jhansi ki Rani Laxmi Bai, the Rani of Jhansi was an Indian queen and warrior. She was one of the leaders of the Indian Rebellion of 1857 and became for Indian nationalists a symbol of resistance to the rule of the British East India Company in India.
Originally named Manikarnika at birth nicknamed Manu, she was born on 19 November 1835 at Kashi Varanasi to a Maharashtrian Karhade Brahmin family from Dwadashi, District Satara. She lost her mother at the age of four. She was educated at home. Her father Moropant Tambey worked at the court of Peshwa Baji Rao II at Bithur and then travelled to the court of Raja Gangadhar Rao Newalkar, the Maharaja of Jhansi when Manu was thirteen years old. She was married to Gangadhar Rao, the Raja of Jhansi, at the age of 14. After her marriage Manikarnika became Lakshmibai, so named in honour of the goddess Lakshmi.
Because of her father’s influence at court, Rani Lakshmi Bai had more independence than most women, who were normally restricted to the zenana: she studied self-defence, horsemanship, archery, and even formed her own army out of her female friends at court.
Rani Lakshmi Bai gave birth to a son in 1851, however, this child died when he was about four months old. After the death of their son, the Raja and Rani of Jhansi adopted Damodar Rao. However, it is said that her husband the Raja never recovered from his son’s death, and he died on 21 November 1853 of a broken heart.
During that period, Lord Dalhousie was the Governor General of British India. The adopted child was named Damodar Rao. As per the Hindu tradition, he was their legal heir. However, the British rulers refused to accept him as the legal heir. As per the Doctrine of Lapse, Lord Dalhousie decided to seize the state of Jhansi. Rani Lakshmibai went to a British lawyer and consulted him. Thereafter, she filed an appeal for the hearing of her case in London. But, her plea was rejected. The British authorities confiscated the state jewels. Also, an order was passed asking the Rani to leave Jhansi fort and move to the Rani Mahal in Jhansi. Laxmibai was firm about protecting the state of Jhansi.
The Britishers attacked Jhansi in March 1858. Rani Jhansi with her faithful warriors decided not to surrender. The fighting continued for about two weeks. Shelling on Jhansi was very fierce. In the Jhansi army, women were also carrying ammunition and were supplying food to the soldiers. Rani Lakshmi Bai was very active. She herself was inspecting the defence of the city. However, after this great war, Jhansi fell to the British forces.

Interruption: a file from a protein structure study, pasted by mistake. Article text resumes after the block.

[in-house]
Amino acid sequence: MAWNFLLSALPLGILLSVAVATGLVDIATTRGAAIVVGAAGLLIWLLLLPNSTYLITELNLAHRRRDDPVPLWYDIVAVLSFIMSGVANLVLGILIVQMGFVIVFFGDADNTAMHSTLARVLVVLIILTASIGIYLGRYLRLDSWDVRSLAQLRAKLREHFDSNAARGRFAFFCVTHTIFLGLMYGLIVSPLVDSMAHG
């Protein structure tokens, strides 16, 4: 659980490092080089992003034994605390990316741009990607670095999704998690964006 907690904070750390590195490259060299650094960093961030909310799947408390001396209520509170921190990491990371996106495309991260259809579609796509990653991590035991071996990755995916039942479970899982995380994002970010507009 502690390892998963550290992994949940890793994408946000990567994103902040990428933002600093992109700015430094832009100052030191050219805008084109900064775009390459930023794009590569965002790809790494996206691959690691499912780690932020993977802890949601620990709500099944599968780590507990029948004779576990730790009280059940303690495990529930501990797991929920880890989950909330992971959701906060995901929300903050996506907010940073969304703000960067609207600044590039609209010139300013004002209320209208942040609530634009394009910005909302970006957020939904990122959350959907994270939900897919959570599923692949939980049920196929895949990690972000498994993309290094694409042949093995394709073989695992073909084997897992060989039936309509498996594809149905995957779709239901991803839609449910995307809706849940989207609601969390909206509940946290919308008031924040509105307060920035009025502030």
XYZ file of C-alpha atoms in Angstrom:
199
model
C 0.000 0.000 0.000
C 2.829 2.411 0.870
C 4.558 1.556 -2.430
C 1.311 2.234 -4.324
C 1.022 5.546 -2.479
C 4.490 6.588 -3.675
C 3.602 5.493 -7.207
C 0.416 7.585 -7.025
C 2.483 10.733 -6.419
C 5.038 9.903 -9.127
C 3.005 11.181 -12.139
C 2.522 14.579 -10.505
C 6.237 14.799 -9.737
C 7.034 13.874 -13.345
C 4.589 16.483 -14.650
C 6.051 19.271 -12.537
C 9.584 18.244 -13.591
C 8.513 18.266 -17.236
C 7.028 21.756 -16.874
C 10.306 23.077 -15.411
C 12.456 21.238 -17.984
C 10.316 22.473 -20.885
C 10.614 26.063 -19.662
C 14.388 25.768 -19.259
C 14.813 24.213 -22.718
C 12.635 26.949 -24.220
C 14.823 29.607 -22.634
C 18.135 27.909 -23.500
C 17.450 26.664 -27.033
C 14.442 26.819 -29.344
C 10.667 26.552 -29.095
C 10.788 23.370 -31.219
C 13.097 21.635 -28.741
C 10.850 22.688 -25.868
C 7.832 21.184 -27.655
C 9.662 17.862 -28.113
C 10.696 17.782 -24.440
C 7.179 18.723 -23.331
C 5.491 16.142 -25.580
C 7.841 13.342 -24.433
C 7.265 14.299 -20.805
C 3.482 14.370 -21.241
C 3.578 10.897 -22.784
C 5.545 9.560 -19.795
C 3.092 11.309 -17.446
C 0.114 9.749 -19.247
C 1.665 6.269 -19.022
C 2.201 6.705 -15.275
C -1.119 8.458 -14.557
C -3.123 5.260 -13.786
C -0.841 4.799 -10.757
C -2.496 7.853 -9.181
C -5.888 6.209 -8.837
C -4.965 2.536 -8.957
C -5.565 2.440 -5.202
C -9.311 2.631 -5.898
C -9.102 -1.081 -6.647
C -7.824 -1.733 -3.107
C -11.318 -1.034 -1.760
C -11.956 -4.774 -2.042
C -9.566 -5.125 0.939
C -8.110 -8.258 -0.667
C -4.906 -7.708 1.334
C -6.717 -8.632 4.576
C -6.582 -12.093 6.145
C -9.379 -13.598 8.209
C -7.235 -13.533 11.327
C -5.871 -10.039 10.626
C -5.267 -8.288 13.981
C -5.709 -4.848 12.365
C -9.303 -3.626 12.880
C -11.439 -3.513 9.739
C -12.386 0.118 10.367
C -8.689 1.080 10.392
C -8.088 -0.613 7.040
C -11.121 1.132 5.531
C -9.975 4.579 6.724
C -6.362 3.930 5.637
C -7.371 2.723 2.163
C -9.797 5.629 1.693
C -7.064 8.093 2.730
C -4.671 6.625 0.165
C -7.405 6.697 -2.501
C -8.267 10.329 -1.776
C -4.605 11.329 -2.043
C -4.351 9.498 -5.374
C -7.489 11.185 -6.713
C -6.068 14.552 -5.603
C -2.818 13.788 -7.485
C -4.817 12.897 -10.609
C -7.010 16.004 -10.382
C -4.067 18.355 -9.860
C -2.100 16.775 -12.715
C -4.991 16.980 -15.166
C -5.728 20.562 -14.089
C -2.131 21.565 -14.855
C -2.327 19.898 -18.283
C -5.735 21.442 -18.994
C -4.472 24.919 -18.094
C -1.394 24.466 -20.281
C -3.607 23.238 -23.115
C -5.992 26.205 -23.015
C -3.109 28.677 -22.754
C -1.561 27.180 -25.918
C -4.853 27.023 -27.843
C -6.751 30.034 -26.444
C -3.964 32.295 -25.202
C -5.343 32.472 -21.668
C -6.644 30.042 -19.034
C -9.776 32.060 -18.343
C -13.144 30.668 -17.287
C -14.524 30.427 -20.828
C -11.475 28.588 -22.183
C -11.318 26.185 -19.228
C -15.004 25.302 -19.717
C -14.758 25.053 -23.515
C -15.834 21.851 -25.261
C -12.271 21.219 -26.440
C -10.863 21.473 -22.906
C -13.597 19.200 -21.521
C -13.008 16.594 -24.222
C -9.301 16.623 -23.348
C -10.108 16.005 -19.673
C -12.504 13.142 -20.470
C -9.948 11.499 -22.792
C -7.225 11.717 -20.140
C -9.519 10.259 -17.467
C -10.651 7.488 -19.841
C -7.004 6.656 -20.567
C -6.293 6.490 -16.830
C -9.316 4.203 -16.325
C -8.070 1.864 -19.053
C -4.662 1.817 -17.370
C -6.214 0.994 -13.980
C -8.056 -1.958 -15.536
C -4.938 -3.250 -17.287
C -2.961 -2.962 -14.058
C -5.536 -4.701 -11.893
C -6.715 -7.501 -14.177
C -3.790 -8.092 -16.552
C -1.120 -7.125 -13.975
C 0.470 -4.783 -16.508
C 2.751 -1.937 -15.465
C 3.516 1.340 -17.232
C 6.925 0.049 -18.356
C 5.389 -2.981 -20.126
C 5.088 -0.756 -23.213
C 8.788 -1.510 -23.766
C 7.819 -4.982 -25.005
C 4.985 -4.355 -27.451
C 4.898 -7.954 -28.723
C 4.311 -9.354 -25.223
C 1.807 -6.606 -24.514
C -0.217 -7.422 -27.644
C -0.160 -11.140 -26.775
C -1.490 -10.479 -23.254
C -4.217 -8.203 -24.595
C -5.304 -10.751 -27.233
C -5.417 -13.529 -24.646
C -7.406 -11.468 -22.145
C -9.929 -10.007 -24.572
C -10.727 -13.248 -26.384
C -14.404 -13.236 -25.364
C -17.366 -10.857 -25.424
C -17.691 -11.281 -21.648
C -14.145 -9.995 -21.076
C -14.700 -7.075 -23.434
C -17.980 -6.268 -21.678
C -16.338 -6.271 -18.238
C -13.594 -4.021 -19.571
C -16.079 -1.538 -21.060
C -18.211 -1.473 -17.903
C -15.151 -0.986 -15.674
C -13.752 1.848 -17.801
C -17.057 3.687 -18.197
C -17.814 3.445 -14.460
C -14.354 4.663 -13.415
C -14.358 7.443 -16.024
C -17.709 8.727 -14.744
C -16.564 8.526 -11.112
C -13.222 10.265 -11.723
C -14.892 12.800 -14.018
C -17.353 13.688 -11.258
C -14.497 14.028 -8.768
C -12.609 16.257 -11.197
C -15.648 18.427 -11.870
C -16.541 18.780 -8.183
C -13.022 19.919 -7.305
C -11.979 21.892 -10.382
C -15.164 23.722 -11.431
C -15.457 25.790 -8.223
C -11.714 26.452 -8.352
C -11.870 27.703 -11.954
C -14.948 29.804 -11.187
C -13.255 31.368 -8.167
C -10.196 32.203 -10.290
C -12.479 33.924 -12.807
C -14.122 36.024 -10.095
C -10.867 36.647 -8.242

The British army entered the Jhansi City. Rani Lakshmi Bai, still full of courage and deathless patriotism dressed as a man, took up arms, her son Damodar Rao was strapped tightly to her back. She was holding the reins of her horse in her mouth. In the fierce fighting, she was using the sword with both her hands. When the situation was not in control, Rani of Jhansi with some of her warriors departed from Jhansi.
Rani Lakshmi Bai reached Kalpi. Many other rebellions force joined her. Tatia Tope from Kalpi was also one of them, from Kalpi Rani departed to the Gwalior. Again a fierce battle took place. Rani Jhansi fought with deathless patriotism and martyrdom. However, on the second day of fighting, the great heroine of the first struggle for India freedom, at the age of 23 years, lost her life. That unfortunate day was 18th June of 1858.
- The Rani Jhansi Marine National Park is located in the Andaman and Nicobar Islands in the Bay of Bengal.
- A women’s unit of the Indian National Army was named the Rani of Jhansi Regiment.